Gulf states could be caught in the crossfire of a global protectionism war unless leading nations can resolve differences over currency policies, economists say.
The warning comes as global leaders struggled to resolve differences over currency policies blamed for distorting trade and investment on the first day of the Group of 20 (G20) leading and emerging economies summit in Seoul.
The former chairman of the US Federal Reserve, Alan Greenspan, and other high-profile figures have warned that a failure to agree on such issues could increase the risk of trade protectionism breaking out globally.
Any measures to limit international trade would have significant implications for the Gulf, which relies on flows of global goods and on foreign buyers of its oil.
Monica Malik, a senior economist at EFG-Hermes in Dubai, said: "If there was a marked increase in trade protectionism we would have lower global growth and demand for oil would decline."
G20 leaders have gathered in the South Korean capital to map out how to stop global economic imbalances and defuse rows over currencies.
Barack Obama, the US president, tried to set an upbeat tone for the talks by saying he hoped the G20 would outline mechanisms for broad-based and balanced global economic growth.
But doubts exist on how much the two-day meeting can achieve. Ms Malik said: "The G20 focus will be on addressing trade imbalances but there is likely to be little meaningful agreement to emerge."
At the heart of the disagreement are currency tensions between the US and China. The US is accusing China of not allowing the yuan to rise and accumulating currency reserves, leading to distortions in the world economy and trade.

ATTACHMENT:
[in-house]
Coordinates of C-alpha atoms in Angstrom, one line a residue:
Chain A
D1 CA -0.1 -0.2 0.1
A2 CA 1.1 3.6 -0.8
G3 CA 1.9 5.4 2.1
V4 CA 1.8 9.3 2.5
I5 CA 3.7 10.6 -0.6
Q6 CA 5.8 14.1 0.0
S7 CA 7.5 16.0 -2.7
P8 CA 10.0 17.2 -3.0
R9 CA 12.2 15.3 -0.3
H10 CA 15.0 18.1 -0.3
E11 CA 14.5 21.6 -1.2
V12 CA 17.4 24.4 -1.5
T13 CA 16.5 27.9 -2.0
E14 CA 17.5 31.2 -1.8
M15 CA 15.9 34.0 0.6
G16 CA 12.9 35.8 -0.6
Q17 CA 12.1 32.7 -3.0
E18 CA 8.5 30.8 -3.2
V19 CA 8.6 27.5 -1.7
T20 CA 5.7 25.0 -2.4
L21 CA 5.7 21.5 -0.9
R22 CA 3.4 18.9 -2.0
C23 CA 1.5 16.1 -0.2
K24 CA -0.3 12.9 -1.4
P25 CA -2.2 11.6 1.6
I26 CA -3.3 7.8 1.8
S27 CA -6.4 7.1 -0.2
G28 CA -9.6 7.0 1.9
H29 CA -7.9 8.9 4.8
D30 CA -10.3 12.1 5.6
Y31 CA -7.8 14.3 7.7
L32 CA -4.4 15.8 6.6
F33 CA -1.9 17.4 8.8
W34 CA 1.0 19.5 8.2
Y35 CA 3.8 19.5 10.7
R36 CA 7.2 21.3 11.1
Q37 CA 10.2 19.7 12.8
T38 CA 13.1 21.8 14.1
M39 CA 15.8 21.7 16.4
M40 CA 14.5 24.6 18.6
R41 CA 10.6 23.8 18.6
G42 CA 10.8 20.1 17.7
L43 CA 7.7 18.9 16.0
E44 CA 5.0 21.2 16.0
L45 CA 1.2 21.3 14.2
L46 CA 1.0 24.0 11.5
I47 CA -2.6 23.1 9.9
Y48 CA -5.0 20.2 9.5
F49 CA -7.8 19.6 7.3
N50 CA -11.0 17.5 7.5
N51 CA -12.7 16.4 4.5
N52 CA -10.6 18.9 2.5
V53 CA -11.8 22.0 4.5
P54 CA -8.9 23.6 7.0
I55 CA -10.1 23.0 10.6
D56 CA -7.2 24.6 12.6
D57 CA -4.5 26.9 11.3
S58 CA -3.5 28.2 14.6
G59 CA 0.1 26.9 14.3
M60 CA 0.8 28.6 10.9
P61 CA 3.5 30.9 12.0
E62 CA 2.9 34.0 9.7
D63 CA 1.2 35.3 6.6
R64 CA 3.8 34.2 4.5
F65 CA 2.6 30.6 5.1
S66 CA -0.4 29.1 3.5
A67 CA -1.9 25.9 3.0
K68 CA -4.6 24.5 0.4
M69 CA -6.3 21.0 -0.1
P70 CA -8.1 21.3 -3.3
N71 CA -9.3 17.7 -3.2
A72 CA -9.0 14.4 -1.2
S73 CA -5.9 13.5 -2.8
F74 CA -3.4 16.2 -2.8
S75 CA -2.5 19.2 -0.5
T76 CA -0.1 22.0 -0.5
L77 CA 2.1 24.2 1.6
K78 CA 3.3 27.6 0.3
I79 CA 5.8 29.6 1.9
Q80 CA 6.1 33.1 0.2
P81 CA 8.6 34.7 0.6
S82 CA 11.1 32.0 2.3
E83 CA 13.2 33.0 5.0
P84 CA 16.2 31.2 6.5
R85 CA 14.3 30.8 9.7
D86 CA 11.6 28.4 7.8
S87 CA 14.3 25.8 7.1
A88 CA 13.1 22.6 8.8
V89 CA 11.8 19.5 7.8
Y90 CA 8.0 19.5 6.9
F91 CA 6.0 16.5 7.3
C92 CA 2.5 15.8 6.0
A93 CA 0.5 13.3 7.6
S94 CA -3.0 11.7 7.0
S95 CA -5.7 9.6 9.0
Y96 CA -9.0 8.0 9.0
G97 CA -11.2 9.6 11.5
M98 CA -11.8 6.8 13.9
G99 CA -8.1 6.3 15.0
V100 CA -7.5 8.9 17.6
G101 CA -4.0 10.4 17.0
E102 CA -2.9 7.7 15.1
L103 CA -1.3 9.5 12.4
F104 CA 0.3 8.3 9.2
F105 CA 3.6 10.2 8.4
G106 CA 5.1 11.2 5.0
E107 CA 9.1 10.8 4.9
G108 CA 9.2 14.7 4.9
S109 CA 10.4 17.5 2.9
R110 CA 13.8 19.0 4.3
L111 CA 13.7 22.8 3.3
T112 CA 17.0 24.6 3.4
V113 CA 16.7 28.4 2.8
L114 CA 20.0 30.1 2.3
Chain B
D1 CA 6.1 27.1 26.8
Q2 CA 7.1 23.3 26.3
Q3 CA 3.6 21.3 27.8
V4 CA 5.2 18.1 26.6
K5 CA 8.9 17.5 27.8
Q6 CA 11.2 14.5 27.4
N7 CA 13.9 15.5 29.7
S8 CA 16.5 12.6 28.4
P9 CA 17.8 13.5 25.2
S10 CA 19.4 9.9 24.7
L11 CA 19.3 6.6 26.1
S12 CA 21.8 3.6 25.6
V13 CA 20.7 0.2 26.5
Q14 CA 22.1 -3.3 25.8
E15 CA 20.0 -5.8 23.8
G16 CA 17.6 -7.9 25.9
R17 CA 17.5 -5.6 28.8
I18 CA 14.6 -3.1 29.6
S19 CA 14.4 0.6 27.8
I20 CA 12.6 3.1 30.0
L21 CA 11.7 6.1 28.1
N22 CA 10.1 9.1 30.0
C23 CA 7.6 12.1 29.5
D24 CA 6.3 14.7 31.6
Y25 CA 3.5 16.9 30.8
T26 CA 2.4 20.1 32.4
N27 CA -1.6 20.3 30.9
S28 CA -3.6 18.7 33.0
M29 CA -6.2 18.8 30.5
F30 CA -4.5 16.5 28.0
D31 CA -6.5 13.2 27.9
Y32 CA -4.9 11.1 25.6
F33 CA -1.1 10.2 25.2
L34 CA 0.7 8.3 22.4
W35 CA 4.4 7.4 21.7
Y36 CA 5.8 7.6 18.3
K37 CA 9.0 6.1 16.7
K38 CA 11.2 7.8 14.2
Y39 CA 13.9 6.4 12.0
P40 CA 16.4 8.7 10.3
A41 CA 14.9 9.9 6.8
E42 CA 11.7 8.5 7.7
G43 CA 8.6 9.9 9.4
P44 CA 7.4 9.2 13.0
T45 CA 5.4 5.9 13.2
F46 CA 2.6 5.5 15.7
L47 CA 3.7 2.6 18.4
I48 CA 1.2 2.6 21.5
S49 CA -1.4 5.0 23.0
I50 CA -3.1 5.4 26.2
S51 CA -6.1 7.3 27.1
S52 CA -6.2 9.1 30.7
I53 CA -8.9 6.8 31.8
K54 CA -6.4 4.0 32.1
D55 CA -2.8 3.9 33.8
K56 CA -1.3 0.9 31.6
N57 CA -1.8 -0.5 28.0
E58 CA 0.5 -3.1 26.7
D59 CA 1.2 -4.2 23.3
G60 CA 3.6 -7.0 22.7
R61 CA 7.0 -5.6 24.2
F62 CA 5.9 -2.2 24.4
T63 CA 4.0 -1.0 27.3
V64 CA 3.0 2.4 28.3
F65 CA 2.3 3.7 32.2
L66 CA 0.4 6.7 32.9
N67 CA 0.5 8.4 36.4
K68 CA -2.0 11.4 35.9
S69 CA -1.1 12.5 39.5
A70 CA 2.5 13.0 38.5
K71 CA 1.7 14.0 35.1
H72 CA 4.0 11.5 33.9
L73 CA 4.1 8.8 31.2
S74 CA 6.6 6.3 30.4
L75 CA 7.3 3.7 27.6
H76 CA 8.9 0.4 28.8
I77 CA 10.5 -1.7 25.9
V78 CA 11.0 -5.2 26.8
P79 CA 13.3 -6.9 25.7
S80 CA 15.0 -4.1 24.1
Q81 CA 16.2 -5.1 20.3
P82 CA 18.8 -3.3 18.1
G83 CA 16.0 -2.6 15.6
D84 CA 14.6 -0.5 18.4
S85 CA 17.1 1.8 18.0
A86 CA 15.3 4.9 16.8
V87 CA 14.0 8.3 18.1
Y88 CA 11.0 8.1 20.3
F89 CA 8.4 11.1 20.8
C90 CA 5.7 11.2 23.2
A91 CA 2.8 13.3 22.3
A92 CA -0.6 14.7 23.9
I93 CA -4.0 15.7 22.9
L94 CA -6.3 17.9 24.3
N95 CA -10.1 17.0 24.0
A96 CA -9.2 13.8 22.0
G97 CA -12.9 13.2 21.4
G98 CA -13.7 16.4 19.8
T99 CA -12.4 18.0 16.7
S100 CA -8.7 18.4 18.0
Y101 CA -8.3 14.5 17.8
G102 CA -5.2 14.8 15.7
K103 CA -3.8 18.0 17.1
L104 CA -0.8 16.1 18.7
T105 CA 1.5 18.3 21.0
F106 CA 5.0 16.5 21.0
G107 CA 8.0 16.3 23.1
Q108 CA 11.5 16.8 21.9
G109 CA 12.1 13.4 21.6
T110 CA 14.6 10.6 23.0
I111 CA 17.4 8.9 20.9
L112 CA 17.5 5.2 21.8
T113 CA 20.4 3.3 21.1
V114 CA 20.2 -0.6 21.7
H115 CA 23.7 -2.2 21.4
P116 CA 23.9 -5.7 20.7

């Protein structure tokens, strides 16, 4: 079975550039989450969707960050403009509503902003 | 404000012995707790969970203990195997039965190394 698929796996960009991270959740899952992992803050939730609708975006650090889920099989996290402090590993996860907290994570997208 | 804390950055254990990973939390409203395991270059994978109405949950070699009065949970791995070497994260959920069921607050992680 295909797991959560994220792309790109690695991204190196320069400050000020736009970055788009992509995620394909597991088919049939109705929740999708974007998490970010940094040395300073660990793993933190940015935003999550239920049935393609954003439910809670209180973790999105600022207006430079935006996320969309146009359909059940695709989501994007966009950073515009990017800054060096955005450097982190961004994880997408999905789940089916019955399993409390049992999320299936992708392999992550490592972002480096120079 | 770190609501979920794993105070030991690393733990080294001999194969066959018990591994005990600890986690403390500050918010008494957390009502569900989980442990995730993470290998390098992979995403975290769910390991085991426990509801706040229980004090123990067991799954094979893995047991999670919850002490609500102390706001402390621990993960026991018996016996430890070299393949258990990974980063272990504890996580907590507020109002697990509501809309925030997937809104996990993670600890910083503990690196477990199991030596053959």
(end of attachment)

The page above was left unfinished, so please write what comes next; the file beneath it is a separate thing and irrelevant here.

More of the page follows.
China says quantitative easing measures by the US are weakening the US dollar and creating excess liquidity, which is swamping emerging economies with destabilising capital inflows.
Although Saudi Arabia is the only GCC nation in the G20, other economies in the region are closely monitoring the situation, as five of the six Gulf states have their currencies pegged to the greenback. China is also a large consumer of the region's oil.
Mr Greenspan, writing in yesterday's Financial Times, and the Bank of England governor Mervyn King this week became the latest to warn that unless a solution was found the row risked descending into a trade war.
Stephen King, the chief economist at HSBC, said: "There's a growing risk we will end up with protectionist policies."
Trade protectionism measures usually work by limiting the flow of goods through tariffs on imported products, restrictive quotas or other government regulations. They are intended to protect domestic businesses and jobs from foreign competition.
The German chancellor, Angela Merkel, has called for leaders to take a strong stance against trade protectionism by reviving the last round of Doha negotiations on liberalising trade.
The G20 will not address proposals put forward by the US last month to limit trade surpluses and deficits to 4 per cent of GDP to correct imbalances in the global flow of goods and capital.
Such moves could have a big impact on the Gulf, given its large trade surpluses from oil exports.